Rupee trades at record low of 90.42 to dollar


The rupee traded at a record low of 90.42 on Thursday for the second consecutive trading session amid increased import payments, especially of oil, and because of a negative outlook on the country’s economy, dealers said.

“There are some oil import payments but there are few inflows of dollars and generally there is rising concern about the direction of Pakistan’s economy,” said a bank dealer.

The rupee traded at its previous record low of 90.35 to the dollar on Wednesday and dealers said it traded at 90.48 in the TOM (one-day forward) market.

The rupee ended at 90.40/45 to the dollar, compared with Wednesday’s close of 90.27/31.

There are concerns on the economic front as the country’s current account deficit stood at $2.104 billion in July-Nov compared with $589 million in the same period a year earlier.

The deficit is likely to widen further in the coming months because of debt repayments and a lack of external aid.

Islamabad has to start paying back an $8 billion International Monetary Fund loan in early 2012. Without additional sources of revenue, analysts said, its foreign exchange reserves may come under pressure.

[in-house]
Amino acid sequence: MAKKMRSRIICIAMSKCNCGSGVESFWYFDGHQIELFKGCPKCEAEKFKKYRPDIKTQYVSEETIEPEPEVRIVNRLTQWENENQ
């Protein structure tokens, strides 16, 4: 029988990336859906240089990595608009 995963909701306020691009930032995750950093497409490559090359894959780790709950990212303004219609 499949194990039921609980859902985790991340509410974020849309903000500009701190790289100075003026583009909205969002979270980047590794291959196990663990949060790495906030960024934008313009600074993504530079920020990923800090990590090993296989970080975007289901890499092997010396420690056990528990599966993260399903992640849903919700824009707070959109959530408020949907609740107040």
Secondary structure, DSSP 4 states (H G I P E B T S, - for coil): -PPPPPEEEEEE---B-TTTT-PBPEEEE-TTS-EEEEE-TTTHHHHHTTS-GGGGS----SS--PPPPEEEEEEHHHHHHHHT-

More than $1.1 billion is due in the second half of the 2011/12 fiscal year.

Foreign exchange reserves were at $16.77 billion in the week ending Dec. 23, compared with a record $18.31 billion as of July 30.

The rupee weakened 4.82 percent in 2011, after losing 1.53 percent in 2010.

There are also concerns about rising international oil prices as it was trading around $113.40 a barrel but the risk remained to the upside given geopolitical tensions around Iran and Syria, and calls for strikes in Africa’s biggest producer Nigeria.

Pakistan stocks fell on foreign selling. The Karachi Stock Exchange’s (KSE) benchmark 100-share index ended 1.53 percent, or 174.09 points, lower at 11,187.88 on turnover of just 29.64 million shares.

In the money market, overnight rates ended at their lowest level of 9.10 percent, unchanged from Wednesday’s close amid increased liquidity in the interbank market.

Dealers said there were scheduled outflows of 174 billion Pakistani rupees ($1.93 billion) due on Friday.

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